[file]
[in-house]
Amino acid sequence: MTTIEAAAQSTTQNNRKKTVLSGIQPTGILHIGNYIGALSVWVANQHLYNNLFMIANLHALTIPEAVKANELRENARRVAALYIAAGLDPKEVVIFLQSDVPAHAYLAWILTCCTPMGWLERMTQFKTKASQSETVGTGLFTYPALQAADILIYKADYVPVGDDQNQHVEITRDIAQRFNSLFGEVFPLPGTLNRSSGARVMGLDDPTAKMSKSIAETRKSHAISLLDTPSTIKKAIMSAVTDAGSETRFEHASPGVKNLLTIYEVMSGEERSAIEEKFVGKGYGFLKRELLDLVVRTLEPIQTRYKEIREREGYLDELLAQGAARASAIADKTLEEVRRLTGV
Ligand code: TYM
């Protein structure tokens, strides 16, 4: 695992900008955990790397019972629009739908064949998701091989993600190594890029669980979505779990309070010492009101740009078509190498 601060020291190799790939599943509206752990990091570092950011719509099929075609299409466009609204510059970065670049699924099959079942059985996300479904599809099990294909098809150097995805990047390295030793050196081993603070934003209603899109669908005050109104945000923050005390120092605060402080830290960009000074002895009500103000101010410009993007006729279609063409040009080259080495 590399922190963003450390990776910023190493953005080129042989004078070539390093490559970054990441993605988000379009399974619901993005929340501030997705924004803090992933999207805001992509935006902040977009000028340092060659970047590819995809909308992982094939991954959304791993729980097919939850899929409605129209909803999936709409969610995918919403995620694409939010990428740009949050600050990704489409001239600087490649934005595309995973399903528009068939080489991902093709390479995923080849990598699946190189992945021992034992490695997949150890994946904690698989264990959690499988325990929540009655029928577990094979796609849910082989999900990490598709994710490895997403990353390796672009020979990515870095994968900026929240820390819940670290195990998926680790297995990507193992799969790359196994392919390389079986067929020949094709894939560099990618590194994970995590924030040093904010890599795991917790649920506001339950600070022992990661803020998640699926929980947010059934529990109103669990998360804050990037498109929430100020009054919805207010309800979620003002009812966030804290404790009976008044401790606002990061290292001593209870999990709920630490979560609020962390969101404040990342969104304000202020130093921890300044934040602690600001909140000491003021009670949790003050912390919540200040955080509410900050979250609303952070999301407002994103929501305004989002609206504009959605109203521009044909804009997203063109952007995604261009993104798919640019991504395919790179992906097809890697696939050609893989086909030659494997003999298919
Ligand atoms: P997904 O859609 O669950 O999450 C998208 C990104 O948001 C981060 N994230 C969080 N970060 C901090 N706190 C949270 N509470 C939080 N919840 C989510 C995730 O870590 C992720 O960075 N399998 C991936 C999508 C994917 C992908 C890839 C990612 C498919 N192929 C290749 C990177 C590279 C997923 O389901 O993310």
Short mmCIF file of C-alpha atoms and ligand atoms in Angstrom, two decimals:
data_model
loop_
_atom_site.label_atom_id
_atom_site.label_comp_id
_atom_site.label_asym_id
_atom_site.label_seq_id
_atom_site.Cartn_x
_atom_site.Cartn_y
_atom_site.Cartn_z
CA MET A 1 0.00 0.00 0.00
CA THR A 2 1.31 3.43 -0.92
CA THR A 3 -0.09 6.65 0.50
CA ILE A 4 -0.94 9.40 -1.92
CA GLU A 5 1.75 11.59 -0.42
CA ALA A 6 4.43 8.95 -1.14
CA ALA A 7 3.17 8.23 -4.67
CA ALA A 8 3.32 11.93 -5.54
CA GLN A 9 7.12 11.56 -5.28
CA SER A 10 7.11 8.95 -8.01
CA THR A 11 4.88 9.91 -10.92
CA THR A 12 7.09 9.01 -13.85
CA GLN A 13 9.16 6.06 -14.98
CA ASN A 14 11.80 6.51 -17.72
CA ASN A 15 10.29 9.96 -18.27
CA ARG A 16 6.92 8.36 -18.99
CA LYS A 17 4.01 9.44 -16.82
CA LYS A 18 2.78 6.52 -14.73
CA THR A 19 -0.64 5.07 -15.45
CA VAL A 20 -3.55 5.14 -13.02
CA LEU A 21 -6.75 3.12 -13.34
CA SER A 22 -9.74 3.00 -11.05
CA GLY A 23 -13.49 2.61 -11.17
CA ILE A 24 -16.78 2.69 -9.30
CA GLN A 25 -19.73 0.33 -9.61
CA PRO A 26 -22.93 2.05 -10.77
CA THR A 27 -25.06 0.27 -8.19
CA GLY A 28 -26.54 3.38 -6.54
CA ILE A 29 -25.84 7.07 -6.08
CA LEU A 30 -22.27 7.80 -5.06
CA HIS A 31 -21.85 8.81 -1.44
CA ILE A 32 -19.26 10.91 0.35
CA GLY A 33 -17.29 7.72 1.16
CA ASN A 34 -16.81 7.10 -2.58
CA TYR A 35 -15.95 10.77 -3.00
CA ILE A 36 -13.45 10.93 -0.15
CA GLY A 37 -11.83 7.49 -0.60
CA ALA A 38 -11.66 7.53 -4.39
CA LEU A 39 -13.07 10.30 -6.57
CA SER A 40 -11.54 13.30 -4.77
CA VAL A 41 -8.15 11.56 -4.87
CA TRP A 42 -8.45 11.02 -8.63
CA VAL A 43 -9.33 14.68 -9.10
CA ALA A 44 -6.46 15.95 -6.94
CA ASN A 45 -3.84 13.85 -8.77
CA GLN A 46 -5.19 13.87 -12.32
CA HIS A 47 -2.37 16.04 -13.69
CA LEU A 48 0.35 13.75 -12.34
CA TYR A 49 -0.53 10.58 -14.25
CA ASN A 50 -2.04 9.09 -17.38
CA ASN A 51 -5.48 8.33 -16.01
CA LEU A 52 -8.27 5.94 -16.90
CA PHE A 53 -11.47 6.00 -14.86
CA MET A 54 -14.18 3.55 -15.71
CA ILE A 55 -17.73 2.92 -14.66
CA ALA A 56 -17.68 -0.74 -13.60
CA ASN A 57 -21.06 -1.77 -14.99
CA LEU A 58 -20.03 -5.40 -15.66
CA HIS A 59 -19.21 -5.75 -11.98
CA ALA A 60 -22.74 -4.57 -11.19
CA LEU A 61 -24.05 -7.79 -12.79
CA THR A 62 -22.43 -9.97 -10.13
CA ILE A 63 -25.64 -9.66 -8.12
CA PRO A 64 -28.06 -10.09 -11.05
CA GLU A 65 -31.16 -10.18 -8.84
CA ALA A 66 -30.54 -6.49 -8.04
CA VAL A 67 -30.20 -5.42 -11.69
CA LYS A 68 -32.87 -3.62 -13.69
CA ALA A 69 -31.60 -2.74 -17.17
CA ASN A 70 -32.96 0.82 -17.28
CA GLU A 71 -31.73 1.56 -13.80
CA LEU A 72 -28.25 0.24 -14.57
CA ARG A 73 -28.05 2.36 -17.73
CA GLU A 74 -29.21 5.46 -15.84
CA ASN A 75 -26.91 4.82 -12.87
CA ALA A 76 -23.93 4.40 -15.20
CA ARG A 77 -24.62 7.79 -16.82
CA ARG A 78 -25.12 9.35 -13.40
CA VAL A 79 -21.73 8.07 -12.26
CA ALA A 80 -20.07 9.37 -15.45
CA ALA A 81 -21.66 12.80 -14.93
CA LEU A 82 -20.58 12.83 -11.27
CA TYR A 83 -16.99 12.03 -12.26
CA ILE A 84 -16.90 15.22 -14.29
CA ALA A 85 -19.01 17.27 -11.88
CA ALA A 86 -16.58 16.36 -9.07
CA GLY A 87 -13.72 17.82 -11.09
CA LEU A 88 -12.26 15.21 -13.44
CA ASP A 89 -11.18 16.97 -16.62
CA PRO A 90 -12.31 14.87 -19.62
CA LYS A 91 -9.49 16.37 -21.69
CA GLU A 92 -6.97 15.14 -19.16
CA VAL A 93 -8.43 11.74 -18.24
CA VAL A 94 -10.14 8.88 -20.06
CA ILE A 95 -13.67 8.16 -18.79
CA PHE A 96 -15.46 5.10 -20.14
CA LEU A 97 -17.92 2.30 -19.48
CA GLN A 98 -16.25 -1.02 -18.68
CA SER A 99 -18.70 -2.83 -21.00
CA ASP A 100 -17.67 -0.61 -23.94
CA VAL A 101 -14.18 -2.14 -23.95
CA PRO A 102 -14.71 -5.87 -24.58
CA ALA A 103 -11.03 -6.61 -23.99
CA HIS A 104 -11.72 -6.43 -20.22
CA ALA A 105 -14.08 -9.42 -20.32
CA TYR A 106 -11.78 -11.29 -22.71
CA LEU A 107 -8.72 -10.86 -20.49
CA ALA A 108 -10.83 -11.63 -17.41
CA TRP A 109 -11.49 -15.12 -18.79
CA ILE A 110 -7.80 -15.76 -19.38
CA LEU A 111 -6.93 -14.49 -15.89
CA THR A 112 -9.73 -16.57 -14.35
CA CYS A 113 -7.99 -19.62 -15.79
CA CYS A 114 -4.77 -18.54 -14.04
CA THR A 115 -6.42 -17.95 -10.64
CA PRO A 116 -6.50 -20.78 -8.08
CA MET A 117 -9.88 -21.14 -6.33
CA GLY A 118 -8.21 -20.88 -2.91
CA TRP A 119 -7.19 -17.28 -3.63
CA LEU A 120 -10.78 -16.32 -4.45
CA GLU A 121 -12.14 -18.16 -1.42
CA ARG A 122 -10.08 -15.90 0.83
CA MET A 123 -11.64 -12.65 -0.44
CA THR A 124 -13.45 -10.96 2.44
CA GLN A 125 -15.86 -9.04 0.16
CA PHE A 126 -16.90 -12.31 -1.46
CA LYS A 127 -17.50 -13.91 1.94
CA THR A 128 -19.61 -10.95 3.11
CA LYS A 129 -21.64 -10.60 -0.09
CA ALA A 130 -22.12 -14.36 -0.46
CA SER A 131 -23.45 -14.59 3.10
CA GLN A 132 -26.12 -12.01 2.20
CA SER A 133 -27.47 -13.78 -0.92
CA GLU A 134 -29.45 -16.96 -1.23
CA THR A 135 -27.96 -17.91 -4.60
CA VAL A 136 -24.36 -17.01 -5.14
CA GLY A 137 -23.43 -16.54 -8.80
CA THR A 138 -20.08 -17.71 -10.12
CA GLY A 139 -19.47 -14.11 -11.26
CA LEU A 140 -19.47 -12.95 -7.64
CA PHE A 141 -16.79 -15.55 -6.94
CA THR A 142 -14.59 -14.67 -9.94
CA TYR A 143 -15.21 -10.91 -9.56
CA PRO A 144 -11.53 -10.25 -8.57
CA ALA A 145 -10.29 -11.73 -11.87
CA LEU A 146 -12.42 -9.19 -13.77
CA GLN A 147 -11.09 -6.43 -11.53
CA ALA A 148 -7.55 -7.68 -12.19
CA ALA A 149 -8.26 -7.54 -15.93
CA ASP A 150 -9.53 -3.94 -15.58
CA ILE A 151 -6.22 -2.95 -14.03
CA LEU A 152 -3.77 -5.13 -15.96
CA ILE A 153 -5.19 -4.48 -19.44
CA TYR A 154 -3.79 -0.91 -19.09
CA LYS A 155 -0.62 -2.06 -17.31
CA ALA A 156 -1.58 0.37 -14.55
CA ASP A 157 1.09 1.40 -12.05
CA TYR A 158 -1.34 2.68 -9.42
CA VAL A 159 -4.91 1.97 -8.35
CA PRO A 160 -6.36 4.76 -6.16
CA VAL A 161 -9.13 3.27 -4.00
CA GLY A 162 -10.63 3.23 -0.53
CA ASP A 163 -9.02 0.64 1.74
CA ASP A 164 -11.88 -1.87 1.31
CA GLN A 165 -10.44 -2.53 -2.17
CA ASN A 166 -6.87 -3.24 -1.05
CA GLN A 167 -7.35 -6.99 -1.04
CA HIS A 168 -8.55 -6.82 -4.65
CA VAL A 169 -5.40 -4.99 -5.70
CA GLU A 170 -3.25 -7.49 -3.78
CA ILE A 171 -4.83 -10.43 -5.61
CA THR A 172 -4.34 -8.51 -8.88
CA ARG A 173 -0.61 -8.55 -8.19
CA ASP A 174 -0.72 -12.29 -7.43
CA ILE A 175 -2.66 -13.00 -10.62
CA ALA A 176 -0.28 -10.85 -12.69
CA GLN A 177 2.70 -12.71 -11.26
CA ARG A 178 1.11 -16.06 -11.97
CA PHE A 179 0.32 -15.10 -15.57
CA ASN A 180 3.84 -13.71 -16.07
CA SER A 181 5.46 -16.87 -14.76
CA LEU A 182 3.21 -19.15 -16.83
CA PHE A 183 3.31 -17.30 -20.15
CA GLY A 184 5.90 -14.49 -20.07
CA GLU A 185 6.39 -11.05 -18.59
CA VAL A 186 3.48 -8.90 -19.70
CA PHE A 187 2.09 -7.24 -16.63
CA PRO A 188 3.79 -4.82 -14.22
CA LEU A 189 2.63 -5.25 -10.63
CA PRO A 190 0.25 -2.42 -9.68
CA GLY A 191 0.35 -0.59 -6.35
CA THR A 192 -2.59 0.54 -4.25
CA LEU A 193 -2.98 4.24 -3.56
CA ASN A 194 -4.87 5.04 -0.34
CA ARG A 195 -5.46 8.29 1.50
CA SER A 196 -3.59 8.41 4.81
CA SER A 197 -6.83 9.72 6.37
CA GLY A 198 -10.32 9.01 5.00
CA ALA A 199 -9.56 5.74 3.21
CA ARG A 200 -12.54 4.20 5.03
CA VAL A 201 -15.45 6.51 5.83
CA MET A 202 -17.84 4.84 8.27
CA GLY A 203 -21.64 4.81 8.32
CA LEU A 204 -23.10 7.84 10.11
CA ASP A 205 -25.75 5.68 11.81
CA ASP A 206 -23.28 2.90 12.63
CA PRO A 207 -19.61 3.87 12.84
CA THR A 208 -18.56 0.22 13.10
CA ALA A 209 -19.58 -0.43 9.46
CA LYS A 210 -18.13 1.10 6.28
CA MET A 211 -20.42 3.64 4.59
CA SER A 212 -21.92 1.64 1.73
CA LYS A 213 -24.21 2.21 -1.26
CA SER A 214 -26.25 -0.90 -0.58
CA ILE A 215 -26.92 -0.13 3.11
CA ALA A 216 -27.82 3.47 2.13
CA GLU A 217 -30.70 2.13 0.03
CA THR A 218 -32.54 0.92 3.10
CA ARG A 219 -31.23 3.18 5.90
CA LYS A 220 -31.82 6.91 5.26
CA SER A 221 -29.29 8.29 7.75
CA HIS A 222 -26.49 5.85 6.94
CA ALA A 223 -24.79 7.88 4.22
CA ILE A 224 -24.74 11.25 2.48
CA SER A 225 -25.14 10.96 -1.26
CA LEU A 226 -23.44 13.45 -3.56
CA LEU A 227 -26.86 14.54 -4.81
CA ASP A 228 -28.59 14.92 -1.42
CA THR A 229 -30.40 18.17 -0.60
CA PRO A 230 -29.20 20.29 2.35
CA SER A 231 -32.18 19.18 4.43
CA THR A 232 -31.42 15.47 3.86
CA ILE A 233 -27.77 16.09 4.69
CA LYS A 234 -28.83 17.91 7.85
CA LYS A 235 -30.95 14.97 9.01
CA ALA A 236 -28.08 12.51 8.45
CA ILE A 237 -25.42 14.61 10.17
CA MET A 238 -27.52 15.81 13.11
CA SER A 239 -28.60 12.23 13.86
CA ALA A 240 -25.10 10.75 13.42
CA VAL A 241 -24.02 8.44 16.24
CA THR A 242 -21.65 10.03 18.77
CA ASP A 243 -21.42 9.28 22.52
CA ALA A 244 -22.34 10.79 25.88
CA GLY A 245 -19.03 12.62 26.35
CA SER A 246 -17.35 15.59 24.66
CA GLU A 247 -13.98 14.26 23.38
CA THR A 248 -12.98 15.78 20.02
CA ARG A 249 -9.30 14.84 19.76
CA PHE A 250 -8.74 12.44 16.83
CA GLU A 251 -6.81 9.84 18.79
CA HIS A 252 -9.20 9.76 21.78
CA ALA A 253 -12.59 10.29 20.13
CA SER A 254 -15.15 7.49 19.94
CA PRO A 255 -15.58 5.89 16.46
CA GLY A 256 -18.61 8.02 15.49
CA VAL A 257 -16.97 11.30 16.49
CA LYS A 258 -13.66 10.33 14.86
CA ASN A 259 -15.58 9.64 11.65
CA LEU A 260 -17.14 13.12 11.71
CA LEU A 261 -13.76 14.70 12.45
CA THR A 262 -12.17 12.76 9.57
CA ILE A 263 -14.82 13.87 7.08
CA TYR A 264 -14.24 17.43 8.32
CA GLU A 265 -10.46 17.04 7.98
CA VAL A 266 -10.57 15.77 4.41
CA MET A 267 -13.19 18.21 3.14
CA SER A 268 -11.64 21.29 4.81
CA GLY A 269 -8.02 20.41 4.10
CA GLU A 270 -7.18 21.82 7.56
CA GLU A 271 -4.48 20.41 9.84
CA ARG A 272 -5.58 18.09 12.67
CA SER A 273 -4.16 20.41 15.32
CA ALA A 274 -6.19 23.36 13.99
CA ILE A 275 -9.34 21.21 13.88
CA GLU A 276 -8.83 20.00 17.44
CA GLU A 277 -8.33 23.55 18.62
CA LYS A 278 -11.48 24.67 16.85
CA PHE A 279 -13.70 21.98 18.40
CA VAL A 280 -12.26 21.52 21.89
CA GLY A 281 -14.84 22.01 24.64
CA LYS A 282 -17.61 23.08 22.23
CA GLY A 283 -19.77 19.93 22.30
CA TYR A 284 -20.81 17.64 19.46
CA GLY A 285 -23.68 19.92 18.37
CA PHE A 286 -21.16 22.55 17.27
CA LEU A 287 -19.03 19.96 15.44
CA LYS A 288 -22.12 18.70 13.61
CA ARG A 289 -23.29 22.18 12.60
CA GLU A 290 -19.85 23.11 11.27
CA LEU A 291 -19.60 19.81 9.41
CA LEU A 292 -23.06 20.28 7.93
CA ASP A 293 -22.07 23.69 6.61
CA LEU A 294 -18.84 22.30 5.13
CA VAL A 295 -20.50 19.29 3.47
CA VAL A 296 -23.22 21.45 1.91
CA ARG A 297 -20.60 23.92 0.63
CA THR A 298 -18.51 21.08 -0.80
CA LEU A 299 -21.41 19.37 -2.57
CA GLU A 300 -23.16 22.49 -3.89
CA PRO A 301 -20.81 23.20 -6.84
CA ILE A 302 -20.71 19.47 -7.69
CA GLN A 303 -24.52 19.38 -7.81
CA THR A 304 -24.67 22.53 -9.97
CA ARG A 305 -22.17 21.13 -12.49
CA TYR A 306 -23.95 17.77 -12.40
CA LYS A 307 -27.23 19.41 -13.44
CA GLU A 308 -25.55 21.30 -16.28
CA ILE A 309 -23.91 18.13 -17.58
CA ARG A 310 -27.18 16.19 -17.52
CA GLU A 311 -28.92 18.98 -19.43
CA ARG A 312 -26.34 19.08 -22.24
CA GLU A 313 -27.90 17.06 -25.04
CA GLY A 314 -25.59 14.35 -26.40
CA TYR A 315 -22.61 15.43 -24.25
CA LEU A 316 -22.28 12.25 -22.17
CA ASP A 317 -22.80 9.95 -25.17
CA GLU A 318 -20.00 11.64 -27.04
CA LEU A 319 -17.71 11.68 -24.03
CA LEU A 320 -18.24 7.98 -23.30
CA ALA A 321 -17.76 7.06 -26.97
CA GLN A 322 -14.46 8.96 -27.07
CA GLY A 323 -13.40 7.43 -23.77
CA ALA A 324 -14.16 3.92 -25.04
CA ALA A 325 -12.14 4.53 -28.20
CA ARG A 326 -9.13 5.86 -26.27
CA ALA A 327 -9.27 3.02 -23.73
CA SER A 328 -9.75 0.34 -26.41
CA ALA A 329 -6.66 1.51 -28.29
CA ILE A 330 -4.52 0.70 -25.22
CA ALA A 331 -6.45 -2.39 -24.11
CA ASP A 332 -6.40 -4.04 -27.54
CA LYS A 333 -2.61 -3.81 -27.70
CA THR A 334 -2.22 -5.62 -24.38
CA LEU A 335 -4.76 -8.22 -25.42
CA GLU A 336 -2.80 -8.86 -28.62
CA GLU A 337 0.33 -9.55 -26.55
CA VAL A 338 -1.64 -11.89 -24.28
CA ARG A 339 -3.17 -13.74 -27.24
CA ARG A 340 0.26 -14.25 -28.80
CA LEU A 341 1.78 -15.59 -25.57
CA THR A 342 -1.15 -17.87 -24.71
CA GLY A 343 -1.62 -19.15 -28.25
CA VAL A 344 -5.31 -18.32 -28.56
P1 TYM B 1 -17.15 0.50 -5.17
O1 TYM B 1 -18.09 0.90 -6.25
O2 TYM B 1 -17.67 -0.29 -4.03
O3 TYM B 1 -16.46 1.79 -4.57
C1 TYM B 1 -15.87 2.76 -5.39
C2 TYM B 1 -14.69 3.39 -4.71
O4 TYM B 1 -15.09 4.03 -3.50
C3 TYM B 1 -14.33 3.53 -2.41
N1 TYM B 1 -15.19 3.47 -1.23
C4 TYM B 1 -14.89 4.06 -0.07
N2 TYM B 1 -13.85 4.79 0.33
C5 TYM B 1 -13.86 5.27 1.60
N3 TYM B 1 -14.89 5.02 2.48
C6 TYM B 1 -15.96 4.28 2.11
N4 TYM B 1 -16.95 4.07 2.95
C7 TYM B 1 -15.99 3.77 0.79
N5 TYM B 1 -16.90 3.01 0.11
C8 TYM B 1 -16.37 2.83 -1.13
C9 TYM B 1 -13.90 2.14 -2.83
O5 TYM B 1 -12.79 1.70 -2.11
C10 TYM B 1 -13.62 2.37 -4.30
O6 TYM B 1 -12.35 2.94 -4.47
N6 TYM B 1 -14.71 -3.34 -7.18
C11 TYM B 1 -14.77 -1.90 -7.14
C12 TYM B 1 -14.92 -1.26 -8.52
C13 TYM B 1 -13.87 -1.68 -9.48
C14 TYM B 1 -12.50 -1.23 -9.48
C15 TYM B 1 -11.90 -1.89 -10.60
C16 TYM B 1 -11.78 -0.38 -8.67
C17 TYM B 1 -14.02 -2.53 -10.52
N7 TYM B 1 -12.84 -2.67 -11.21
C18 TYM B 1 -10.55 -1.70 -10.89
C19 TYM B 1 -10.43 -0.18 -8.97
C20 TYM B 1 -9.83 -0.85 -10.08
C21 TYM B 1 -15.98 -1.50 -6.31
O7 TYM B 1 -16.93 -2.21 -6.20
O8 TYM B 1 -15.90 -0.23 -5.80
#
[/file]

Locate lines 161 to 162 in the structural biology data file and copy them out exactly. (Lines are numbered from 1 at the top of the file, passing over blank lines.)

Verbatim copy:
CA LEU A 146 -12.42 -9.19 -13.77
CA GLN A 147 -11.09 -6.43 -11.53